Customer Service | Help | FAQ | PEP-Easy | Report a Data Error | About
:
Login
Tip: To bookmark an article…

PEP-Web Tip of the Day

Want to save an article in your browser’s Bookmarks for quick access? Press Ctrl + D and a dialogue box will open asking how you want to save it.

For the complete list of tips, see PEP-Web Tips on the PEP-Web support page.

Bass, A. (2009). “It Ain't Over ‘til It's Over”: Infinite Conversations, Imperfect Endings, and the Elusive Nature of Termination. Psychoanal. Dial., 19(6):744-759.

(2009). Psychoanalytic Dialogues, 19(6):744-759

“It Ain't Over ‘til It's Over”: Infinite Conversations, Imperfect Endings, and the Elusive Nature of Termination

Anthony Bass, Ph.D.

Despite general agreement as to the importance and subtlety of managing the final (“termination”) phase of psychoanalysis, the way that analytic work is brought to a close has been both undertheorized and problematic in practice. How and under what conditions a psychoanalytic process might best be brought to an end is a problem that has plagued psychoanalytic theorists, clinicians, and their patients from the earliest days of psychoanalysis. Patient and analyst do not discover a “royal road” to the end of analysis. Rather, patient and analyst together forge a trail through the thickets of their work to a juncture at which they find that their paths can once again diverge. This paper attempts to explore the ways in which patients and analysts negotiate these most complex and elusive transitions. Analyst and analysand, having come to recognize the limits of their conscious awareness and the ultimate uncertainty at the heart of the psychoanalytic process, must live with the tension generated in the encounter between the inherent limits that eventually will herald the end of analysis and the recognition of new possibilities that beckon the pair into new byways of analytic exploration. Since we can never be certain when ending analysis forecloses promising avenues of new growth, or when continuing analysis constitutes a collusion between patient and analyst in eluding the difficult but ultimately generative ending of analysis, the author suggests that it is preferable to hold the notion of termination lightly, trying as best he can throughout an analysis to facilitate the exploration of its very boundaries, limits, and possibilities.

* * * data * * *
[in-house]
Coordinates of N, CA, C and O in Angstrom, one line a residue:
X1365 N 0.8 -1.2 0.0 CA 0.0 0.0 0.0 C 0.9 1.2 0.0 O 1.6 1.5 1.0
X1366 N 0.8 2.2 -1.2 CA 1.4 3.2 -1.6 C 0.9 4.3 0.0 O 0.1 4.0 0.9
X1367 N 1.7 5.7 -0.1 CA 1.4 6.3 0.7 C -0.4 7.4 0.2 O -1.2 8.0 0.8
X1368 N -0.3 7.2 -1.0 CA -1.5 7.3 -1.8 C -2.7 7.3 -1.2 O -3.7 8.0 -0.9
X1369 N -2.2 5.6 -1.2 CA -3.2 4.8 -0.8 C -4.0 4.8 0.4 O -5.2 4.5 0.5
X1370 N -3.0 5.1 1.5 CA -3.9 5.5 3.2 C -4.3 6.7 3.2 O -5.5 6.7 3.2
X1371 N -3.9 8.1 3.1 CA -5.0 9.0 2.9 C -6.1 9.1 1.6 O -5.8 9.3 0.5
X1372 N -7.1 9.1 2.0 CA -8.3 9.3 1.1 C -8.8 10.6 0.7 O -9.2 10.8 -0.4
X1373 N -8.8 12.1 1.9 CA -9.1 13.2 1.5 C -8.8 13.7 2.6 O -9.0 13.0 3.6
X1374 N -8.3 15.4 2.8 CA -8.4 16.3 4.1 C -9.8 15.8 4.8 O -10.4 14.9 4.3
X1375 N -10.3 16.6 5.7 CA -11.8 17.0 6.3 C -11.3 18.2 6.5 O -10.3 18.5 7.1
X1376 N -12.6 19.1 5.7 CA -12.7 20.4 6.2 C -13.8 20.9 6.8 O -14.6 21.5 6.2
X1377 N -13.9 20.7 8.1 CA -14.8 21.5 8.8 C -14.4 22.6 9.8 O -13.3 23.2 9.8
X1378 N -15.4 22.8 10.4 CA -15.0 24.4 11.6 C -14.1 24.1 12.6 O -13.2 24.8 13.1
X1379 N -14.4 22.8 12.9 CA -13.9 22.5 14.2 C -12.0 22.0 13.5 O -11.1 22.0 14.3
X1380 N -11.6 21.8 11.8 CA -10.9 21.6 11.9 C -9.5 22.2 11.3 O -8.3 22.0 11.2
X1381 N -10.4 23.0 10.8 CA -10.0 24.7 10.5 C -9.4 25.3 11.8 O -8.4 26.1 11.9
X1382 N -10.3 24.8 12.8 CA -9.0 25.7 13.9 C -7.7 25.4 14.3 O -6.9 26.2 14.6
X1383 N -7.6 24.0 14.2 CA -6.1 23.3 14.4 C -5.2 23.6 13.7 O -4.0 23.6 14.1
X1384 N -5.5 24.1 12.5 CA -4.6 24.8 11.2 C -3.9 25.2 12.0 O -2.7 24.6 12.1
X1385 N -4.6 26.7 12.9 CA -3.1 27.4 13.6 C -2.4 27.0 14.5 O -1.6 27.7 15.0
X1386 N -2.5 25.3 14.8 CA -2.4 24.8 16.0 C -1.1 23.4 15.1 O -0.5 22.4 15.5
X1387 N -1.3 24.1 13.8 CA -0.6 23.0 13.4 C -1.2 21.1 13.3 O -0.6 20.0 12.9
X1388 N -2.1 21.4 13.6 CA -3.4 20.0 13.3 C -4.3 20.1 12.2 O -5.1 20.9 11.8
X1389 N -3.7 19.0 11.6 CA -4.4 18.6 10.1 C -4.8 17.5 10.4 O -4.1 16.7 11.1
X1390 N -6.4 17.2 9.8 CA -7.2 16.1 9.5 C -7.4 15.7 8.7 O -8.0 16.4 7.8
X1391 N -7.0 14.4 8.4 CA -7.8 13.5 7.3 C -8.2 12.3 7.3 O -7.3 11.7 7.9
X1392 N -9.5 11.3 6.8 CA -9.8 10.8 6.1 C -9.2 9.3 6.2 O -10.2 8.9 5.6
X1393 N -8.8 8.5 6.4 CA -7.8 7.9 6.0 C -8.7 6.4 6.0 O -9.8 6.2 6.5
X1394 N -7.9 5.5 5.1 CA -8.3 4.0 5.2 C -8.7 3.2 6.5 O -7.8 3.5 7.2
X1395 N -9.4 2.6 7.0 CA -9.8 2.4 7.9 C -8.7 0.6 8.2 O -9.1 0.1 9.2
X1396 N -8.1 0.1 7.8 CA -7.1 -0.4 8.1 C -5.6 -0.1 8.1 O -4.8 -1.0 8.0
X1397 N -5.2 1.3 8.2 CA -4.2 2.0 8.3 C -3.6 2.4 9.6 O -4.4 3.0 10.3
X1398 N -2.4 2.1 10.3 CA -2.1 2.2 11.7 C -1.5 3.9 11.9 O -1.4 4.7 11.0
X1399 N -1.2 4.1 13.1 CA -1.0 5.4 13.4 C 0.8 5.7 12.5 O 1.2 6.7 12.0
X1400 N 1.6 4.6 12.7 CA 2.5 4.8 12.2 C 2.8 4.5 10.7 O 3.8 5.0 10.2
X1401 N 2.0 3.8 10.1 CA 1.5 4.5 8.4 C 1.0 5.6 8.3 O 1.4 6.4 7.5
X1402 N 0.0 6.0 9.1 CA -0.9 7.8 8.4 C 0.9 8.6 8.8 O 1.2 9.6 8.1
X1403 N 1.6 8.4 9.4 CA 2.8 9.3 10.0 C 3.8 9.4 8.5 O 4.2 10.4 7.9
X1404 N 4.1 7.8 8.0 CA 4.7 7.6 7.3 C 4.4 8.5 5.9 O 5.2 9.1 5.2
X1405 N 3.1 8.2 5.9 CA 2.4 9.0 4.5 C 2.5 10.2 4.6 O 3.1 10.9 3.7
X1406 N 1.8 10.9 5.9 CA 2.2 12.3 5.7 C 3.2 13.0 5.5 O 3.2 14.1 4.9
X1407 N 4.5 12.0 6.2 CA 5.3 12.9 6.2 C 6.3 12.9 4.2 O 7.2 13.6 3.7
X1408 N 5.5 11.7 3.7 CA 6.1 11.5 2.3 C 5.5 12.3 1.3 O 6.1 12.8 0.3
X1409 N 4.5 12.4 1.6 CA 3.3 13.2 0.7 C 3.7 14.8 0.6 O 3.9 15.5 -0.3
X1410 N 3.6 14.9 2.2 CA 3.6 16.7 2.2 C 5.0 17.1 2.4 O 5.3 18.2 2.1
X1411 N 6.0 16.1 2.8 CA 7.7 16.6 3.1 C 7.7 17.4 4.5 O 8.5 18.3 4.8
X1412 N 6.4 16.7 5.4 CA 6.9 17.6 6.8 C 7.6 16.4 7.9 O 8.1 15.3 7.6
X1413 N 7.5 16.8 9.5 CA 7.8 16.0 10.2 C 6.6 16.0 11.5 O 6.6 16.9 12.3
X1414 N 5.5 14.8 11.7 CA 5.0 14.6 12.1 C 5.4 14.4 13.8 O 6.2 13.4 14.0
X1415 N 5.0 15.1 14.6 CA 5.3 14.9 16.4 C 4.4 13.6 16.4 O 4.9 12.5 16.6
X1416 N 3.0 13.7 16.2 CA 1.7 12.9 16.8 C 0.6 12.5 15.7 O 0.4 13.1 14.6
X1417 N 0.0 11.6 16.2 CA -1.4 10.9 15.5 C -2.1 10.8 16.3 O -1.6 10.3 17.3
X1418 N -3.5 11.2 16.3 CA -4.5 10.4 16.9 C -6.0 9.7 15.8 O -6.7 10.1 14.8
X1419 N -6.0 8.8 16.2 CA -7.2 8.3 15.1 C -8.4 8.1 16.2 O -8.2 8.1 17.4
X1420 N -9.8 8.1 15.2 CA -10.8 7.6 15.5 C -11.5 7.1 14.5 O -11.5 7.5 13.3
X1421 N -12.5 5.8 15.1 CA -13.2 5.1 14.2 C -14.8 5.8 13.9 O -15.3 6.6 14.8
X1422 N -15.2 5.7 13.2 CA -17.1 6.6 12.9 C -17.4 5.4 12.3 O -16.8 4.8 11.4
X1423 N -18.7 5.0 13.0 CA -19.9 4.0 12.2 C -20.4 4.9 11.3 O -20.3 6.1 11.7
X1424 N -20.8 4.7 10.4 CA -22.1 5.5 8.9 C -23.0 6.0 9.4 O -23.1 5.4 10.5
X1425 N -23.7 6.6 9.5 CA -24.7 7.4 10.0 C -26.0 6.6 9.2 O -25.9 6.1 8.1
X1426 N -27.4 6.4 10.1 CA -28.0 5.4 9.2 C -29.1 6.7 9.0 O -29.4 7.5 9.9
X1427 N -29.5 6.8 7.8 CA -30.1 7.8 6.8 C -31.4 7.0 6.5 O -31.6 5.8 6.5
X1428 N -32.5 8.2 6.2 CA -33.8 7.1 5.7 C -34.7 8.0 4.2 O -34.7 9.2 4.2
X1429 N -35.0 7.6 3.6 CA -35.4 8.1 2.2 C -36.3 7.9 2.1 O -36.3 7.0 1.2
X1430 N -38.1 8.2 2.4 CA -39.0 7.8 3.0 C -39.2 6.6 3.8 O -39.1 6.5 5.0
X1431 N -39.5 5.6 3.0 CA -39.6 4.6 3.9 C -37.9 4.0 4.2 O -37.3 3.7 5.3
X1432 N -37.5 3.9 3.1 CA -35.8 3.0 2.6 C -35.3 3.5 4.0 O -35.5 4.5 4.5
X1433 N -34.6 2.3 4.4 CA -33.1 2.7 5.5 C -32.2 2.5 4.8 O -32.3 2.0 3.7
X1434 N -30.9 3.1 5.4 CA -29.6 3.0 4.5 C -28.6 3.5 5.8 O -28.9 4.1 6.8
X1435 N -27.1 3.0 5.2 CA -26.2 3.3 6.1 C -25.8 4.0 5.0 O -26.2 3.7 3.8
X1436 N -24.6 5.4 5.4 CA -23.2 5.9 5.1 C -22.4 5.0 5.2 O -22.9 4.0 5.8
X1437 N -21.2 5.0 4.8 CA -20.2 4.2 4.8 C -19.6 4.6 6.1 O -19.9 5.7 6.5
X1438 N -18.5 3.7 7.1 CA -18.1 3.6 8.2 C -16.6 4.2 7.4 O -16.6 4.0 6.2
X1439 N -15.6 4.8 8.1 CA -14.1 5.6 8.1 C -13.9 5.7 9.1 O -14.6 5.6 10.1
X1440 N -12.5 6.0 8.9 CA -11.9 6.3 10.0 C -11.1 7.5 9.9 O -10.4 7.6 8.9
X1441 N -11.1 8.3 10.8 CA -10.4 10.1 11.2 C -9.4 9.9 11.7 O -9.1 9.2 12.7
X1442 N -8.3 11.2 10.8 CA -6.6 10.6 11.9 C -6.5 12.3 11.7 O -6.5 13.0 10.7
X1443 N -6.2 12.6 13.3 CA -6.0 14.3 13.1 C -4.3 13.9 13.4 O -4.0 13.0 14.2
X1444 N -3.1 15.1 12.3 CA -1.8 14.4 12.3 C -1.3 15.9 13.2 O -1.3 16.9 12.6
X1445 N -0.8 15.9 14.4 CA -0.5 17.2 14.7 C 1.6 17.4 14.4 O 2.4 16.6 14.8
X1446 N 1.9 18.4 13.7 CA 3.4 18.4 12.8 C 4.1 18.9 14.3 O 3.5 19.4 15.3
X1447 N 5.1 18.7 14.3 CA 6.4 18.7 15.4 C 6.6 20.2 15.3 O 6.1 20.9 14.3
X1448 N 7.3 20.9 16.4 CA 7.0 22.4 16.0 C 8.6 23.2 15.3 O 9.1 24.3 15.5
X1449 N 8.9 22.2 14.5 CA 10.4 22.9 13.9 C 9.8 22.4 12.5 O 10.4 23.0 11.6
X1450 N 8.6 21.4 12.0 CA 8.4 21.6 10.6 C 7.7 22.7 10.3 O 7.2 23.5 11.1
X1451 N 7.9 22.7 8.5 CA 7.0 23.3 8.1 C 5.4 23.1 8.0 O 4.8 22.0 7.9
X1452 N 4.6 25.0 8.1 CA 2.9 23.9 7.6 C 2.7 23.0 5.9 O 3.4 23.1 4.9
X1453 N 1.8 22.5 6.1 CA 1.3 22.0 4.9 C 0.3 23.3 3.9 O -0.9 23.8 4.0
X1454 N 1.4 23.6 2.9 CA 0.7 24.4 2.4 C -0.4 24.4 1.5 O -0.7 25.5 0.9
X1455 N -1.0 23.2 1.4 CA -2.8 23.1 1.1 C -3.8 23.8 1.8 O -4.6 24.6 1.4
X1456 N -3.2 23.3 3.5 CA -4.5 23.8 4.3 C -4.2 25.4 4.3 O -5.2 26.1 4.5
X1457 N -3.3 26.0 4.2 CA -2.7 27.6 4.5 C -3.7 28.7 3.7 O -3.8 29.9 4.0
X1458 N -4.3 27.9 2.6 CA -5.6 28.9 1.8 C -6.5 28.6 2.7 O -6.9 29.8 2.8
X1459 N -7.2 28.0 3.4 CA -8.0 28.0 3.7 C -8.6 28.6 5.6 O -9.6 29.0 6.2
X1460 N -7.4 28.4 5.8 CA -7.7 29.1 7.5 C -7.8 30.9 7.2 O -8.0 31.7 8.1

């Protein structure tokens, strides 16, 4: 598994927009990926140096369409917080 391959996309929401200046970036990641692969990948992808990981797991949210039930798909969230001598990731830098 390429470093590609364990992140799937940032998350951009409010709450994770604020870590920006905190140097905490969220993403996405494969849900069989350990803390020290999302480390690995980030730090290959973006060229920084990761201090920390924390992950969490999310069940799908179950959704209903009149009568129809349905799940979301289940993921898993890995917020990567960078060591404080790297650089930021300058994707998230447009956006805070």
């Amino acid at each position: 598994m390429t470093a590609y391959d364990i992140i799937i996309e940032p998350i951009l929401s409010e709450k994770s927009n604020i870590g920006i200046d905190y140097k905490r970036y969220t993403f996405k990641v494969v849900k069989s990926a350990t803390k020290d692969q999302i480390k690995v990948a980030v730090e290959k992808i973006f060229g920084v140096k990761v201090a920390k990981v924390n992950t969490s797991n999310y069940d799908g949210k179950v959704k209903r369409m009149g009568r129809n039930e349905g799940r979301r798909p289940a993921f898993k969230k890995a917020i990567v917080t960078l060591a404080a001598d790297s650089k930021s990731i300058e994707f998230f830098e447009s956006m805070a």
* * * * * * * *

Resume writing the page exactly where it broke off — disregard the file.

[This is a summary excerpt from the full text of the journal article. The full text of the document is available to journal subscribers on the publisher's website here.]

Copyright © 2019, Psychoanalytic Electronic Publishing, ISSN 2472-6982 Customer Service | Help | FAQ | Download PEP Bibliography | Report a Data Error | About

WARNING! This text is printed for personal use. It is copyright to the journal in which it originally appeared. It is illegal to redistribute it in any form.